Leaning In Requires Sacrifices

Lean In: Women, Work and the Will to Lead, a bestseller by Facebook Chief Operating Officer Sheryl Sandberg, is the tech icon’s “feminist manifesto,” one she hopes will end a 10-year stall for women in top positions, as well as change stereotypes. Perhaps incidentally, the book comes out in the 50th anniversary year of Betty Friedan’s book, The Feminine Mystique.

Sandberg is highly respected in Silicon Valley, and she’s very direct about the state of American women in upper management.  She raises a question why women’s voices are still not heard equally in the decisions that affect our lives.

Though some critics have called her an elitist giving advice that is not relevant to most women, some of her suggestions are pertinent to everyone. She advises women to stop trying to “have it all.” Being a working parent means making adjustments, compromises and sacrifices every day.

During her first weeks at Facebook, she followed  Mark Zuckerberg’s practice of working into the night. In doing so, she gave up several dinners with her kids. She later decided to leave at 5:30 PM every day, no matter how important project she was working on. She discovered that she could, and her work didn’t suffer.

Sheryl Sandberg believes that when a woman excels, she may be viewed as too aggressive or not a team player, while men who behave in the same way are considered to be good leaders.

It has definitely been challenging to balance parenting three children and a career, but I meet amazing women who are not afraid to take on this challenge, every day. In addition, I am raising a daughter who believes that women can excel at anything and become effective leaders.


How to Keep Your Cool When Trouble is All Around

When crisis strikes, stay cool and stay on your toes – Stay Frosty.

That is the first of four steps to surviving a crisis from author Jim Moorehead, an attorney and co-founder of a crisis management practice at a Washington law firm.  Moorehead has written the Instant Survivor: Right Ways to Respond When Things Go Wrong.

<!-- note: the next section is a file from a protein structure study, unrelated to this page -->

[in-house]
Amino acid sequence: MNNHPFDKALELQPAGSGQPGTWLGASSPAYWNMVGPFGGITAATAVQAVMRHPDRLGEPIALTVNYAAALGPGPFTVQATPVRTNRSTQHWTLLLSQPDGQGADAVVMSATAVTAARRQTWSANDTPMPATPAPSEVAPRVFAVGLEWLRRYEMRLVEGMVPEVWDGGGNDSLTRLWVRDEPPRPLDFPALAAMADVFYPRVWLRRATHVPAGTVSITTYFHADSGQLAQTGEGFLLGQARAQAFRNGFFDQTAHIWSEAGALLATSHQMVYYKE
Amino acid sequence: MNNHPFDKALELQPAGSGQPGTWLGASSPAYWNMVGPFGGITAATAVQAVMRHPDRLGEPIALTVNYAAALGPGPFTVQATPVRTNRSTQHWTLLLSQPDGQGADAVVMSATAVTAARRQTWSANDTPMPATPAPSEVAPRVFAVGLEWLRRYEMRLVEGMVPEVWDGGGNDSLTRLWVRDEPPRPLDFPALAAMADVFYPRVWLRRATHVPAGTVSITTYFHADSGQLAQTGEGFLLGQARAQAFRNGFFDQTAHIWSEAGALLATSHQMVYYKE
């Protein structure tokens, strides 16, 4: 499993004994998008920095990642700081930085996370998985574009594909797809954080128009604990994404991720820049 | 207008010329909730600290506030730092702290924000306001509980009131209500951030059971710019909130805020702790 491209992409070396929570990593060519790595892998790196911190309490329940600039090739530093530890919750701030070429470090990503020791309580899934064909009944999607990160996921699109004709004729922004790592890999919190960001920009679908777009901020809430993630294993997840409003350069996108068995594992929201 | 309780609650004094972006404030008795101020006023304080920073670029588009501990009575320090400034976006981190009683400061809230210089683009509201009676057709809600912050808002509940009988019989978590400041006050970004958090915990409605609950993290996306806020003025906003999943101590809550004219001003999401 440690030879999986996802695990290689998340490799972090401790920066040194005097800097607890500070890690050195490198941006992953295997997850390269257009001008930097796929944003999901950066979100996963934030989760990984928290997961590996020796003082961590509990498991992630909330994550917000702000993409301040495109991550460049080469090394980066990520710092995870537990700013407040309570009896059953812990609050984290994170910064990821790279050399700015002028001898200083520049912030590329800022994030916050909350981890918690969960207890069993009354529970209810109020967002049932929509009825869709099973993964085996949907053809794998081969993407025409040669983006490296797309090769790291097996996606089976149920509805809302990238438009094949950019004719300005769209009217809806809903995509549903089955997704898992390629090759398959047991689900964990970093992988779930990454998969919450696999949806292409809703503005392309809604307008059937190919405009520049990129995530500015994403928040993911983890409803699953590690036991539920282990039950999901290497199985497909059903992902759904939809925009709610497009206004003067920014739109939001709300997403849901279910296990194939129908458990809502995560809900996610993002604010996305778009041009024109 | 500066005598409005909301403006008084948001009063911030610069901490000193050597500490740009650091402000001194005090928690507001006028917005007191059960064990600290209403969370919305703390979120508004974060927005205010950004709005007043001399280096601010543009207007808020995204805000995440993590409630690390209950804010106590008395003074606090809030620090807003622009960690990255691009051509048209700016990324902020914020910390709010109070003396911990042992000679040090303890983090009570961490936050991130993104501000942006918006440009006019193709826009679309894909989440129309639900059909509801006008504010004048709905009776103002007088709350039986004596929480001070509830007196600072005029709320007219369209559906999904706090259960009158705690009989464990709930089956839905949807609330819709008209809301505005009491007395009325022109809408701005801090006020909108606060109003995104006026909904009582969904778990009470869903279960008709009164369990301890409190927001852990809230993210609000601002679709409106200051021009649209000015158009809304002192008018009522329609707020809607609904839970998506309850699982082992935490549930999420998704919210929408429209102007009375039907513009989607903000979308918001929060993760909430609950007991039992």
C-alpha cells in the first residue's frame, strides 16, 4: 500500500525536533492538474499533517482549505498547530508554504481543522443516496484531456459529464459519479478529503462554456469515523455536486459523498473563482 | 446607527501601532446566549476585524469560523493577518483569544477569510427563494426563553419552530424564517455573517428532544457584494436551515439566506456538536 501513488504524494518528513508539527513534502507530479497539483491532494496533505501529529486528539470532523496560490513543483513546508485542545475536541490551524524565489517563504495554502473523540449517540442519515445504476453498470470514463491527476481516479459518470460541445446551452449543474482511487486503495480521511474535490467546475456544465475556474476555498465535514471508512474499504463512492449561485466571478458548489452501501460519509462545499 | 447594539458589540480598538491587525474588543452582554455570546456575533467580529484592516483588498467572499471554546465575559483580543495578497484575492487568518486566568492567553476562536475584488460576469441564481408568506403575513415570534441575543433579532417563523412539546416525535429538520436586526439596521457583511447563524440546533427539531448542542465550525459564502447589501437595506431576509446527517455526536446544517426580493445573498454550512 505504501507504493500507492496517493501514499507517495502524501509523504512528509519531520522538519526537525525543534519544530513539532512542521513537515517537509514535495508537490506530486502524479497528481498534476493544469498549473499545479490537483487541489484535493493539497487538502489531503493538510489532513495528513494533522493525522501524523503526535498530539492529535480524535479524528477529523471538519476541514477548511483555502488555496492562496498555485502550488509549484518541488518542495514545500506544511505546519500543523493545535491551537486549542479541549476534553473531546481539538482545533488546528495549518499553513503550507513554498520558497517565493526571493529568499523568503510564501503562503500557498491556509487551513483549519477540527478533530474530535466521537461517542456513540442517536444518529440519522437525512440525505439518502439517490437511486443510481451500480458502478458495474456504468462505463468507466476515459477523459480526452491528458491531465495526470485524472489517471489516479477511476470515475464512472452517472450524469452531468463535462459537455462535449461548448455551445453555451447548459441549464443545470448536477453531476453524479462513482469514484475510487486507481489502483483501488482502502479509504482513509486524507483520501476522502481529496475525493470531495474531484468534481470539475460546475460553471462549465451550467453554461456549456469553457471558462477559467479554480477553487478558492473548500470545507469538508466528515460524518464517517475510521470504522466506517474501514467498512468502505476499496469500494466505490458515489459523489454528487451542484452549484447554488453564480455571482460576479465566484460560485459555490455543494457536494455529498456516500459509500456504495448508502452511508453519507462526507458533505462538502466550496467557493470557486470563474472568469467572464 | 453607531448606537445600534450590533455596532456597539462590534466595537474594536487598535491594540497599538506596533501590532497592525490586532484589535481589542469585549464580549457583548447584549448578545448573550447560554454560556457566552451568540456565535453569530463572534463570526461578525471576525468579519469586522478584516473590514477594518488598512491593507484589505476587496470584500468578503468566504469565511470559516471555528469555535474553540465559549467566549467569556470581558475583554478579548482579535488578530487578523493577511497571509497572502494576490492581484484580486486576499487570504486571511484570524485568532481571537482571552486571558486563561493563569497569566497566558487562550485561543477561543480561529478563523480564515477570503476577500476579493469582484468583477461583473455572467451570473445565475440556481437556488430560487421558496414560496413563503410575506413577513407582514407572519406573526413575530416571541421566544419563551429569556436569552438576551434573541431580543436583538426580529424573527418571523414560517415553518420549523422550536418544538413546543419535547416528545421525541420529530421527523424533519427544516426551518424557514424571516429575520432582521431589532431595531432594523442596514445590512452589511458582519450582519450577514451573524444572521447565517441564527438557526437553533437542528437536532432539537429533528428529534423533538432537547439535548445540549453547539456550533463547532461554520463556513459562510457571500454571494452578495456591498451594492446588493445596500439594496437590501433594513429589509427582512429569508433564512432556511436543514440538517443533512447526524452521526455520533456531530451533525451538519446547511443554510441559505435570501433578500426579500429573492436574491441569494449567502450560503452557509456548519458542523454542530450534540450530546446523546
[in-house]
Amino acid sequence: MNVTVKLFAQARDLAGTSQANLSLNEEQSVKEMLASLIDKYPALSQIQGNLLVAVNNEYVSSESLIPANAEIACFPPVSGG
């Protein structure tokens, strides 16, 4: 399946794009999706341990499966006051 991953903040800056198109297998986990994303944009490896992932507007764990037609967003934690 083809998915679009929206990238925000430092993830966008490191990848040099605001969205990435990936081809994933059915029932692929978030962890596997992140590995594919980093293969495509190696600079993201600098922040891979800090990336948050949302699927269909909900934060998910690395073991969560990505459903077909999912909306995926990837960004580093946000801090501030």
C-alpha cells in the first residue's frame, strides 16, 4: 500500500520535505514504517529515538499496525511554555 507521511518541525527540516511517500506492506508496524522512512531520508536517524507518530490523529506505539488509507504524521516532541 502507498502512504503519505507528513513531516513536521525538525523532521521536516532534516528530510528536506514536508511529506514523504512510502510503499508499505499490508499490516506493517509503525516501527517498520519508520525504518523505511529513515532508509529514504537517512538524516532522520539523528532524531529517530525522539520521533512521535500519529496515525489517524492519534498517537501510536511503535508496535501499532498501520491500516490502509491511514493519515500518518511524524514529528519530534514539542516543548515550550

In times of trouble or in times when trouble turns into a crisis, you must resolve to survive and you need to have a cool head. Check your emotions at the door and face the facts. Moorehead advises people to bravely diagnose exactly what the problem is. The first step is to write the problem down. It helps you to get away from your first, emotional reaction, which is: Why is this happening to me?

Moorehead advises readers to dissect the problem, asking themselves which parts they own and can control.  He gives the example of a person whose spouse leaves them. They don’t own the spouse. They can’t control what the spouse does but the crisis the abandoned spouse faces is likely to leak into many areas.  “Crises don’t obey boundaries,” Moorehead writes.

“Without help,” he says, “there are too many crises, too few full-fledged survivors, and an expanding population of walking wounded on the professional and personal fronts.” Moorehead draws on firsthand accounts and anecdotes to inspire and encourage his audience.

Here are four action steps to help any individual prevent and tackle life’s hard and soft crisis in an organization:

STAY FROSTY: Remain calm and focused when a crisis begins
SECURE SUPPORT: Tap into your network of personal and professional contacts
STAND TALL: Take full charge of your response
SAVE YOUR FUTURE: Prepare for post-crisis success.